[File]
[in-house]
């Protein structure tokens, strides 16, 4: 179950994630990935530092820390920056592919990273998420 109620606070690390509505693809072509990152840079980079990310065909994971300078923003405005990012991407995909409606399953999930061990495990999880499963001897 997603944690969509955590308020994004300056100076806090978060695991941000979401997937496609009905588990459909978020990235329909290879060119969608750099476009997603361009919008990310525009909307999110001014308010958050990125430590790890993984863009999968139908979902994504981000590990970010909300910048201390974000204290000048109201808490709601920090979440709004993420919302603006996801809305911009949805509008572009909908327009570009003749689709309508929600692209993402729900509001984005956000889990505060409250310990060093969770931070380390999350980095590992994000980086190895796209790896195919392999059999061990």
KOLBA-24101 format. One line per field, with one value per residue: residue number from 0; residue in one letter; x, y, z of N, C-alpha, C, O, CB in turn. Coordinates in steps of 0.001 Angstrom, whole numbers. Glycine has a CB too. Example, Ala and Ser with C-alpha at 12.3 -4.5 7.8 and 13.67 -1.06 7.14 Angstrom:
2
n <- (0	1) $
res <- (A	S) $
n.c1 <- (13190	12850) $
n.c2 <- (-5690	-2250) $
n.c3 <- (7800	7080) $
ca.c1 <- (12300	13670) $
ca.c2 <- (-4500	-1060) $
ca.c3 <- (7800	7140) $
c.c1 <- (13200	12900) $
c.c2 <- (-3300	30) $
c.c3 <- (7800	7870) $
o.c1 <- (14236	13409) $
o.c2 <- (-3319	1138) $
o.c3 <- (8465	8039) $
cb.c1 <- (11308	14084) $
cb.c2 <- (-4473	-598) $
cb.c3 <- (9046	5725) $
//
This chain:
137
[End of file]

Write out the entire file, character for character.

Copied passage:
[in-house]
């Protein structure tokens, strides 16, 4: 179950994630990935530092820390920056592919990273998420 109620606070690390509505693809072509990152840079980079990310065909994971300078923003405005990012991407995909409606399953999930061990495990999880499963001897 997603944690969509955590308020994004300056100076806090978060695991941000979401997937496609009905588990459909978020990235329909290879060119969608750099476009997603361009919008990310525009909307999110001014308010958050990125430590790890993984863009999968139908979902994504981000590990970010909300910048201390974000204290000048109201808490709601920090979440709004993420919302603006996801809305911009949805509008572009909908327009570009003749689709309508929600692209993402729900509001984005956000889990505060409250310990060093969770931070380390999350980095590992994000980086190895796209790896195919392999059999061990």
KOLBA-24101 format. One line per field, with one value per residue: residue number from 0; residue in one letter; x, y, z of N, C-alpha, C, O, CB in turn. Coordinates in steps of 0.001 Angstrom, whole numbers. Glycine has a CB too. Example, Ala and Ser with C-alpha at 12.3 -4.5 7.8 and 13.67 -1.06 7.14 Angstrom:
2
n <- (0	1) $
res <- (A	S) $
n.c1 <- (13190	12850) $
n.c2 <- (-5690	-2250) $
n.c3 <- (7800	7080) $
ca.c1 <- (12300	13670) $
ca.c2 <- (-4500	-1060) $
ca.c3 <- (7800	7140) $
c.c1 <- (13200	12900) $
c.c2 <- (-3300	30) $
c.c3 <- (7800	7870) $
o.c1 <- (14236	13409) $
o.c2 <- (-3319	1138) $
o.c3 <- (8465	8039) $
cb.c1 <- (11308	14084) $
cb.c2 <- (-4473	-598) $
cb.c3 <- (9046	5725) $
//
This chain:
137